Data on caste-based violence in metropolitan cities confirms the grim reality that sits at odds with the narrative of an aspiring global superpower.
A mention of violence against Dalits on account of their caste readily bring forth images from rural or small-town India; depending on our vintage these could be from late 1970s’ horrific Belchi and Pipra massacres, or of the more recent public flogging of Dalits in Una, Gujarat. We would rarely imagine metropolitan cities, supposedly melting pots, as being sites of caste-based crimes, as the urban arena is expected to dissolve and obliterate caste distinctions. Caste is prima facie anonymous in urban India; urban (upper-caste) Indians would forcefully insist that caste is either dead or dying, as forces of urbanisation, globalisation and modernisation are sweeping away antiquated social distinctions, and fostering a climate of meritocracy, which recognises and rewards individual merit or ability on a level playing field.
In this context, the 2016 report of the National Crimes Record Bureau (NCRB) which, for the first time, has released separate figures for 19 metropolitan cities on crimes against Scheduled Castes and Tribes (SC/ST), is enlightening. It provides data for three years (2014-2016) for these 19 cities. These are large cities, with populations of over 20 lakhs (two million), and if it were at all possible for caste to be anonymous, it would be in cities such as these. To clarify, the crimes against SC/ST are those registered under SC/ST Prevention of Atrocities Act (PoA Act). The original Act was passed in 1989, and was amended in 2015 to expand the scope of offences committed against Dalits and Adivasis specifically targeting their caste or tribal background.
We will return to what kinds of offences are included under this Act later; for now, let us focus a bit more on the crime numbers released by NCRB.
Crime figures: what can we understand from them?
The data released by NCRB is compiled from statistics given by the state/union territory police departments and central law enforcement agencies. In other words, these are crimes that are reported and recorded. Thus, any comparison of change or levels needs to be made with caution, as it might reflect differences in reporting, and not in the actual incidence of crime. Imagine a fictitious city, say Shahbad, notorious for atrocities against Dalits. If nobody filed a complaint, the police records of Shahbad would show zero atrocities, but that would be a reporting issue, not the actual absence of atrocities. And if one person filed a complaint with the police, the crime incidence in Shahbad would show an “increase” from zero to one, i.e. a 100% increase, but that would reflect an increase in reporting, rather than a worsening in Shahbad’s upper-castes’ proclivity to commit atrocities.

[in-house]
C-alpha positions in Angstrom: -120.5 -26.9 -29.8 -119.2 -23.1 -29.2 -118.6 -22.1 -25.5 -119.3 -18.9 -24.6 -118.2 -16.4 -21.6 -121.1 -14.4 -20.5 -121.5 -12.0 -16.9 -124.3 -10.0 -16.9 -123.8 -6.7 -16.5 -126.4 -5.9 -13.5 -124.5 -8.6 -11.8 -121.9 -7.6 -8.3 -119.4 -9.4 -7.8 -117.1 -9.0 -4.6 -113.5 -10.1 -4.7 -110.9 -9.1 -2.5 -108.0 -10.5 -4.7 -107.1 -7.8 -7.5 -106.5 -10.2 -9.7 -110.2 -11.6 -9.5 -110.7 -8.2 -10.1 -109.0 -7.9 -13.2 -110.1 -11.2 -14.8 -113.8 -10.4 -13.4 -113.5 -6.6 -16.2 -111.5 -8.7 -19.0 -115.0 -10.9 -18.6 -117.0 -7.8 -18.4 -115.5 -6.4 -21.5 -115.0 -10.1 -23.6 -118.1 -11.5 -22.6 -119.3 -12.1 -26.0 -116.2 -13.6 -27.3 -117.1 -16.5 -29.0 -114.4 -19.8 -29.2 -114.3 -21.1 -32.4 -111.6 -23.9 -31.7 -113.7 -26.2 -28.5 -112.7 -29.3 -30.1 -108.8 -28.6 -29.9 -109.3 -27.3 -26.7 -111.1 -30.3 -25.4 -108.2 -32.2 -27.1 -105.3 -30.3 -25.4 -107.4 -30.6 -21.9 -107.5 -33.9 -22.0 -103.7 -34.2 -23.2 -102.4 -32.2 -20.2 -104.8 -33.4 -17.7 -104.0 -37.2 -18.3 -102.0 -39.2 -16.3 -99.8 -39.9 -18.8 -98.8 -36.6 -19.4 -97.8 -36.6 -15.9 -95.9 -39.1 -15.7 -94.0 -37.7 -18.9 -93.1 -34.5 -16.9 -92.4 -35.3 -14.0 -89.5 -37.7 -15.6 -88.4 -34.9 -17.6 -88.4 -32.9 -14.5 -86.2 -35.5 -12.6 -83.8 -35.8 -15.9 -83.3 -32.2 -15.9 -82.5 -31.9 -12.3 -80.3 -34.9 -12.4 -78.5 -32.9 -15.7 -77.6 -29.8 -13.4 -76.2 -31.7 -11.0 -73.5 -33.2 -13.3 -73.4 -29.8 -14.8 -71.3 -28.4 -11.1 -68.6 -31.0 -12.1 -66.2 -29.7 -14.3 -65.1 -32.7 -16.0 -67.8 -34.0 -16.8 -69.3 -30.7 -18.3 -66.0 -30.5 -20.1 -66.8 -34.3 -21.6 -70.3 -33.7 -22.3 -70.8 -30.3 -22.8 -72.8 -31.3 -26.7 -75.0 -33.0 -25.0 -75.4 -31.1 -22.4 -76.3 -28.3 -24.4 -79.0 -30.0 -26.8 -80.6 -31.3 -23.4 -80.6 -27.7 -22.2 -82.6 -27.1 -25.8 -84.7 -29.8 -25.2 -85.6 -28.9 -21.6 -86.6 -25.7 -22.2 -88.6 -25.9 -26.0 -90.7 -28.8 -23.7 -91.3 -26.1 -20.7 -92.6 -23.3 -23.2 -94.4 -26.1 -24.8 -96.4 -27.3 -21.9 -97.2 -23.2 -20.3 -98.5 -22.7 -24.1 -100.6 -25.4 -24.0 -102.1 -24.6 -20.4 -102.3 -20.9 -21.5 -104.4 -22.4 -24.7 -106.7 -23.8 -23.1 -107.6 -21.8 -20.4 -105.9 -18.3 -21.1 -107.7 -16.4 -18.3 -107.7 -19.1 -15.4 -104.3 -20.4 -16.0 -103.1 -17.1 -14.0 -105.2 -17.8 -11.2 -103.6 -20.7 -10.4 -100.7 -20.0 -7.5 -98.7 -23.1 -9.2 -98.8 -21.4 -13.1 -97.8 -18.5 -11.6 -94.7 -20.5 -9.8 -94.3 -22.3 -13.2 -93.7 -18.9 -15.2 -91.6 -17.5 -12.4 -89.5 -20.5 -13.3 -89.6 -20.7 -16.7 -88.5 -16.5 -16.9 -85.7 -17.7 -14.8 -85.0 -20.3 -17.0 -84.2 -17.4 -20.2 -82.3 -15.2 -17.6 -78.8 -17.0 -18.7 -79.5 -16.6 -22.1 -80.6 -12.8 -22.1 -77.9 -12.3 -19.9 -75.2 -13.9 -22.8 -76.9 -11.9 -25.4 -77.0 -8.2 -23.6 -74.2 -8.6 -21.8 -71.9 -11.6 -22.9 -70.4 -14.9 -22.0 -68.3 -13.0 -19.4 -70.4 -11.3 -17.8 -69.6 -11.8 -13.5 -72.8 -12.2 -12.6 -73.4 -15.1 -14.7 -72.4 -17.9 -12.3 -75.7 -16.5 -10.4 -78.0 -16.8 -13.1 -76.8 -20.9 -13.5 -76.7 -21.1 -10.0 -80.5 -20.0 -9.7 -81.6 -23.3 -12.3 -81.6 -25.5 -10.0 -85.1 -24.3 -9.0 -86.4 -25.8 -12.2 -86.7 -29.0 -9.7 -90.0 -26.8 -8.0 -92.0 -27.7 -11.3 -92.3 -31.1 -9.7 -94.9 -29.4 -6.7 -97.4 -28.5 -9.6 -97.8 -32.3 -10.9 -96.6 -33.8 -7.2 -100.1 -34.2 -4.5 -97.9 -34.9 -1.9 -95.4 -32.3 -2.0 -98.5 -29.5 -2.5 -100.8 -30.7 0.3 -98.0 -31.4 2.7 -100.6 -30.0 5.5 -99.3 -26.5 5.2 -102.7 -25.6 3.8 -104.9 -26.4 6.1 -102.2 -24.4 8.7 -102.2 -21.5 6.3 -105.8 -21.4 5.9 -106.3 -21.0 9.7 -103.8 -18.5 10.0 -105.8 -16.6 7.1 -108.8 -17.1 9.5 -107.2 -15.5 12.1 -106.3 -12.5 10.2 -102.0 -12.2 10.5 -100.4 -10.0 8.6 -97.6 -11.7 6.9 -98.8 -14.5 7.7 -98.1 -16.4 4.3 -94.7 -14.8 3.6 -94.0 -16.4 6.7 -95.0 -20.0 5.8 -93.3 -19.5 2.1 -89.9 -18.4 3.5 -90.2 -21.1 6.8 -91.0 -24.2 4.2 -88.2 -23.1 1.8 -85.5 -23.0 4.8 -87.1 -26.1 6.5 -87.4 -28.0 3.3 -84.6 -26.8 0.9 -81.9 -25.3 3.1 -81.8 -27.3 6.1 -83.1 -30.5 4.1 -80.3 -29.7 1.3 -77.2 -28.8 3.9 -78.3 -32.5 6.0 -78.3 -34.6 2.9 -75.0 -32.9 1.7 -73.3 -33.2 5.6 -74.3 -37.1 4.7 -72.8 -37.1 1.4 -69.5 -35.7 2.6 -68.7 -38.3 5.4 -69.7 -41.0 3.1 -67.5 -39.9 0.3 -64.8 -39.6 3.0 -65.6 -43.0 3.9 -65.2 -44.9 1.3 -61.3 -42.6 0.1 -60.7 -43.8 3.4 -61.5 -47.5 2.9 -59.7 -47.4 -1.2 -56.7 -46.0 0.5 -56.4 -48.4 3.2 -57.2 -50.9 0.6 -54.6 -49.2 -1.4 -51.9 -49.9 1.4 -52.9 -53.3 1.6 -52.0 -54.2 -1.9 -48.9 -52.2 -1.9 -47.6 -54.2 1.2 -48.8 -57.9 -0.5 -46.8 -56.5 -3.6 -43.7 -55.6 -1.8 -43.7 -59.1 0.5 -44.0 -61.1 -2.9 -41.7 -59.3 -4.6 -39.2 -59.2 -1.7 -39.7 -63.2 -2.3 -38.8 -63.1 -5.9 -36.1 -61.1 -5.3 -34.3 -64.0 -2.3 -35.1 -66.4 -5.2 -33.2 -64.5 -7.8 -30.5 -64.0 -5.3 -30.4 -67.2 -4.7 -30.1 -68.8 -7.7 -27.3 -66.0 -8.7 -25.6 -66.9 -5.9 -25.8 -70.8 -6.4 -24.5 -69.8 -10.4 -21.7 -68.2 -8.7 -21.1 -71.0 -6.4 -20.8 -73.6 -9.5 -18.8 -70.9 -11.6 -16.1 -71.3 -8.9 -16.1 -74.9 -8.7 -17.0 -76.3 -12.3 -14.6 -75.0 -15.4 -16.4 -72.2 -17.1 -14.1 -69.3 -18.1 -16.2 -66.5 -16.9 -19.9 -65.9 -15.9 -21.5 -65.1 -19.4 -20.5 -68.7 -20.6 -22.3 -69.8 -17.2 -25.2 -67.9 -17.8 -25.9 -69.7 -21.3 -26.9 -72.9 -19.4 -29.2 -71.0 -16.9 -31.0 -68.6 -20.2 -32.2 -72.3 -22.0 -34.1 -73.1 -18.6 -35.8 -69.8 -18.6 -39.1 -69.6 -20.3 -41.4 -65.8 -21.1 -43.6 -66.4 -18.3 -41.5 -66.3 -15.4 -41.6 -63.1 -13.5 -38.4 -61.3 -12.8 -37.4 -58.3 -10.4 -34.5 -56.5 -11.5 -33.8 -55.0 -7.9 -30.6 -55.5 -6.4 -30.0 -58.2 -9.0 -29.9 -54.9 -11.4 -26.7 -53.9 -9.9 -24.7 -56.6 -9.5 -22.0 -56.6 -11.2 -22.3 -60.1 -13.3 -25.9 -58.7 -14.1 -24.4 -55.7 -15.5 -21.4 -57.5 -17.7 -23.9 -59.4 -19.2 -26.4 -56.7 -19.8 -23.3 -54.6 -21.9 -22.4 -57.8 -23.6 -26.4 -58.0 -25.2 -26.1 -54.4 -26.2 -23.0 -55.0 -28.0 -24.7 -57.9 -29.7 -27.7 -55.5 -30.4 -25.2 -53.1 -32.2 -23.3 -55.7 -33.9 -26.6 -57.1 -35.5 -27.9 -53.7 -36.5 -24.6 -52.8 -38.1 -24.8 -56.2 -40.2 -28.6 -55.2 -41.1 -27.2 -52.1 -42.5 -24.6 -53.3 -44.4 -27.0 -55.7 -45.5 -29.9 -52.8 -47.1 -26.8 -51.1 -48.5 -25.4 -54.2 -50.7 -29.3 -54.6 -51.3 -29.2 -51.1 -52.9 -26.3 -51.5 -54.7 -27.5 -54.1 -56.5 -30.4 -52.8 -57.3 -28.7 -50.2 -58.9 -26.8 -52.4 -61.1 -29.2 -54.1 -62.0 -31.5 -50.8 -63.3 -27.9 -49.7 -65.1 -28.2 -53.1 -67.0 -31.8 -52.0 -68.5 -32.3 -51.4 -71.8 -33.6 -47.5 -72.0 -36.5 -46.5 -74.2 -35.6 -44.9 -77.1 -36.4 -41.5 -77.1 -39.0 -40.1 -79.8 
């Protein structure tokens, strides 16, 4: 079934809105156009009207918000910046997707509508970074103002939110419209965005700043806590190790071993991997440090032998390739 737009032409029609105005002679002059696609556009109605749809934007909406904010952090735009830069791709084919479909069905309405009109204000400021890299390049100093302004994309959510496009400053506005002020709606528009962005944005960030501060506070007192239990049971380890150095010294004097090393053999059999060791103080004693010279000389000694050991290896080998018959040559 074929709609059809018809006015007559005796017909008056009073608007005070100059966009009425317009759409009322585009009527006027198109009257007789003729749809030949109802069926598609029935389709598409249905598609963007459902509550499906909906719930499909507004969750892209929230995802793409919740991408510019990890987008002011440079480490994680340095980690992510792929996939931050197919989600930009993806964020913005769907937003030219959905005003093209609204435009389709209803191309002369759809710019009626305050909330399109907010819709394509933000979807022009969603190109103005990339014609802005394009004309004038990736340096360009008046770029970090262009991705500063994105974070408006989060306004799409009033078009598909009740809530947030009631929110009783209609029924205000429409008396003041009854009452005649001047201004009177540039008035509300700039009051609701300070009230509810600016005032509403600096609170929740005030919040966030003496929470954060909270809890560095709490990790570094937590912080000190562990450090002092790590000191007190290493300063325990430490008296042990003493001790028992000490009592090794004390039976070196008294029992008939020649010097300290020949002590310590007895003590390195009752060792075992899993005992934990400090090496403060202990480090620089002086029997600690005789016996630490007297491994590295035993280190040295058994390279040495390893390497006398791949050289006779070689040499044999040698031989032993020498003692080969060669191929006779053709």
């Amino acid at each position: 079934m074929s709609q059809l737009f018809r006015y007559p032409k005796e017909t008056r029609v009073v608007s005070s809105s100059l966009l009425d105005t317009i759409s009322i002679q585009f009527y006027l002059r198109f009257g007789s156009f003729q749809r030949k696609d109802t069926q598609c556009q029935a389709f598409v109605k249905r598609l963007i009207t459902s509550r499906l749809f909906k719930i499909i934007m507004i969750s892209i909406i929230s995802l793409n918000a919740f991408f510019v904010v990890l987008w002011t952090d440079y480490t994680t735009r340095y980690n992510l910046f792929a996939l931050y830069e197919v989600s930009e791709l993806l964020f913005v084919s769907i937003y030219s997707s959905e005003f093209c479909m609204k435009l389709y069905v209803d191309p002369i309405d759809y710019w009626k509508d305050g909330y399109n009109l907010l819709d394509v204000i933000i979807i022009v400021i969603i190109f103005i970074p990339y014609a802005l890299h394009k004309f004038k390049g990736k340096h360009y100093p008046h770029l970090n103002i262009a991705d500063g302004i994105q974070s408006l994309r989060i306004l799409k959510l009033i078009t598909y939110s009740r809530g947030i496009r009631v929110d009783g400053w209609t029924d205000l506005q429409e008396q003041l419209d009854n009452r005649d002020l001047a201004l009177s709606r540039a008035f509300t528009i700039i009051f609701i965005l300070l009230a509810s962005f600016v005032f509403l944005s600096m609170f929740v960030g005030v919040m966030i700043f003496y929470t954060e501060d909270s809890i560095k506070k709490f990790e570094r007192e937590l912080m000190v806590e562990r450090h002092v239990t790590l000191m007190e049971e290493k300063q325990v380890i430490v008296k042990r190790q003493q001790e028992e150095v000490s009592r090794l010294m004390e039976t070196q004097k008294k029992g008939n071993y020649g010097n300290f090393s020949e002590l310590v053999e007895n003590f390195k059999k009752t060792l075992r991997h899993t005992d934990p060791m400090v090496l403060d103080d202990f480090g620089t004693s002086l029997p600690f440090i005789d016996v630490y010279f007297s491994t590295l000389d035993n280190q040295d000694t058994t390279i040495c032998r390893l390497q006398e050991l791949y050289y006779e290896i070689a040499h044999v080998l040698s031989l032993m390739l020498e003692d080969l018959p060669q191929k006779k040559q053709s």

In this fictitious example, we can tell if the 100% rise indicates an actual increase in atrocities, or an increase in reporting. In the NCRB data, we cannot distinguish if the variation reflects differences in incidence or in reporting, or a bit of both. Does this mean then that these numbers are not indicative at all? Of course, not. We need to be aware of the caveats related to this data, of which there are several, and be very careful with interpretation.
Also read: ‘Story of India Is the Story of Caste’
Having said all this, we can actually note some inescapable conclusions. What is noteworthy about the caste violence data from the metropolitan cities is that it is not negligible, indicating very clearly that caste consciousness is far from dead in urban India. For instance, India’s “Silicon Valley” cities, poster children of modern, globalising India, temples of cutting-edge information technology, Bengaluru and Hyderabad, reported 207 and 139 incidents respectively in 2016. Accompanying these cities were the usual suspects, the BIMARU capitals, Lucknow and Patna, with 262 and 241 cases respectively, at number 1 and number 2 spots in the incidence/reporting ranking, respectively.
Second, it would reasonable to view these figures as the tip of the iceberg, which means that these numbers hide more than they reveal, as several caste-based crimes and atrocities would never get reported. The behemoth establishments of police and law enforcement appear daunting even to the well-heeled, and pose almost insurmountable multi-faceted challenges for the poor, poorly educated, stigmatised, marginalised and those without powerful and influential connections. Dalits and Adivasis combine all of these disadvantages and more. Additionally, given that crimes covered under PoA are specific caste-based hate crimes, victims often under-report because of fear or reprisal, and/or to avoid added humiliation that would invariably accompany a scrutiny of their complaints.